live and learn


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live and learn

An expression used after one has learned something from personal experience. Well, I'll never try to ride my bike in the snow again—live and learn!
See also: and, learn, live
Farlex Dictionary of Idioms. © 2015 Farlex, Inc, all rights reserved.

live and learn

Cliché to increase one's knowledge by experience. (Usually said when one is surprised to learn something.) I didn't know that snakes could swim. Well, live and learn! John didn't know he should water his house-plants a little extra in the dry winter months. When they all died, he said, "Live and learn."
See also: and, learn, live
McGraw-Hill Dictionary of American Idioms and Phrasal Verbs. © 2002 by The McGraw-Hill Companies, Inc.

live and learn

Profit from experience, as in I ignored the garden book, planted my beans in March, and they all rotted-live and learn . [Second half of 1500s]
See also: and, learn, live
The American Heritage® Dictionary of Idioms by Christine Ammer. Copyright © 2003, 1997 by The Christine Ammer 1992 Trust. Published by Houghton Mifflin Harcourt Publishing Company. All rights reserved.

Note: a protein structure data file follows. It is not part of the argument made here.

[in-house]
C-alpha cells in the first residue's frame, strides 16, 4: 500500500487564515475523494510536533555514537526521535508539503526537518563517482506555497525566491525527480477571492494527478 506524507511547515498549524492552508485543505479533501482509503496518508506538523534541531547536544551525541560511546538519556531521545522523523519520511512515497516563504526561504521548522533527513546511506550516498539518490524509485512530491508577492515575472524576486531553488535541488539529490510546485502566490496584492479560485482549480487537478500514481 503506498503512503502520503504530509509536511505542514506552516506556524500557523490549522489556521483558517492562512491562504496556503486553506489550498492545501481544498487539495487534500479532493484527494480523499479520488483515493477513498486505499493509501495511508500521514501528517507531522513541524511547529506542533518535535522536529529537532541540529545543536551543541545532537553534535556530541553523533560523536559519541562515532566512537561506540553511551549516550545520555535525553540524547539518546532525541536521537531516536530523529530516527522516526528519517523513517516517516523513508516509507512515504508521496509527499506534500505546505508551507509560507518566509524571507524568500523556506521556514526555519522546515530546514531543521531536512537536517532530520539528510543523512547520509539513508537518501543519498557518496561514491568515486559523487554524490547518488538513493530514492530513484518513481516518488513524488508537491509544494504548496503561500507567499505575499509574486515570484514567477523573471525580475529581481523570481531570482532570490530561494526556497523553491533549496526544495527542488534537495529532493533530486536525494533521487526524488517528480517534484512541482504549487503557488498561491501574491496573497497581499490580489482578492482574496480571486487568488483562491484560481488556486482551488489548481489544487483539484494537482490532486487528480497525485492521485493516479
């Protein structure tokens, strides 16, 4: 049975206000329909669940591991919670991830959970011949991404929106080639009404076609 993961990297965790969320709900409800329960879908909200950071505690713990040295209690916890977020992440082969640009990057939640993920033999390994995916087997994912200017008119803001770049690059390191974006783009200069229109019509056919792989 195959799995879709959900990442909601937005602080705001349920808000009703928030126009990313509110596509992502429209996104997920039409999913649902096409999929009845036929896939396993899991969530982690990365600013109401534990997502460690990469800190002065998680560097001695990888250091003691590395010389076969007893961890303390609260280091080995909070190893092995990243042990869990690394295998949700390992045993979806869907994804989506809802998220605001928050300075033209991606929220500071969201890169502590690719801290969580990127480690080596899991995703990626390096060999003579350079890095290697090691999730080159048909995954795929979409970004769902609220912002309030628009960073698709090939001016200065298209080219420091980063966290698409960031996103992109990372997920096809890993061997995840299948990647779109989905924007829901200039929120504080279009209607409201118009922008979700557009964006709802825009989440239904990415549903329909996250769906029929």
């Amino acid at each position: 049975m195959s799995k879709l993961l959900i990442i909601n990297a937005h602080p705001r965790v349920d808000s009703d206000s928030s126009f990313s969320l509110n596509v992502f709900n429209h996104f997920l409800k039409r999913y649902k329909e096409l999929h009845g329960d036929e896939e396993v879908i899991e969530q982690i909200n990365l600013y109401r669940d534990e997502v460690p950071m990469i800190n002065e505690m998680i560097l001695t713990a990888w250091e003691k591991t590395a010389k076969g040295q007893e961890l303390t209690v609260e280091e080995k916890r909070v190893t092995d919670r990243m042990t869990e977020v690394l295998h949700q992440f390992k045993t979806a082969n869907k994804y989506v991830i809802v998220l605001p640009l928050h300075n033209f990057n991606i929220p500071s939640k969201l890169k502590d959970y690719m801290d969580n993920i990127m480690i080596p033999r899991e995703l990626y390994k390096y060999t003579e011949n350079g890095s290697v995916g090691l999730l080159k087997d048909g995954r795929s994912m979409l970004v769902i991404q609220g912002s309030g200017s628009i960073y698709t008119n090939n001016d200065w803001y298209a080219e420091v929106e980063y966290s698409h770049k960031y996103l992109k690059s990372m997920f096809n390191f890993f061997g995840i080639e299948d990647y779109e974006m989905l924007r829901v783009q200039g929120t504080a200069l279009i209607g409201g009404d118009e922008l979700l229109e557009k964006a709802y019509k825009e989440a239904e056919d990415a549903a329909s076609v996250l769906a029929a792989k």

live and learn

used, especially in spoken English, to acknowledge that a fact is new to you.
1998 Barbara Kingsolver The Poisonwood Bible A man who leaves his wife for his mistress is no catch, I was sorry to find out. Well, live and learn.
See also: and, learn, live
Farlex Partner Idioms Dictionary © Farlex 2017

live and ˈlearn


1 learn through your mistakes or experience: I left my bike unlocked for five minutes and it was stolen. You live and learn I suppose.
2 used for expressing surprise at something new which you have just heard, read, etc: It says in this book that the Romans were the first to have a state postal service. Well, you live and learn, don’t you?
See also: and, learn, live
Farlex Partner Idioms Dictionary © Farlex 2017

live and learn

Experience is a great teacher. This adage was already stated in the sixteenth century by George Gascoigne in his play Glass of Government and has been repeated many times since, in numerous languages. James Howell’s English Proverbs (1659) expanded it a bit: “One may live and learn, and be hanged and forget all.”
See also: and, learn, live
The Dictionary of Clichés by Christine Ammer Copyright © 2013 by Christine Ammer
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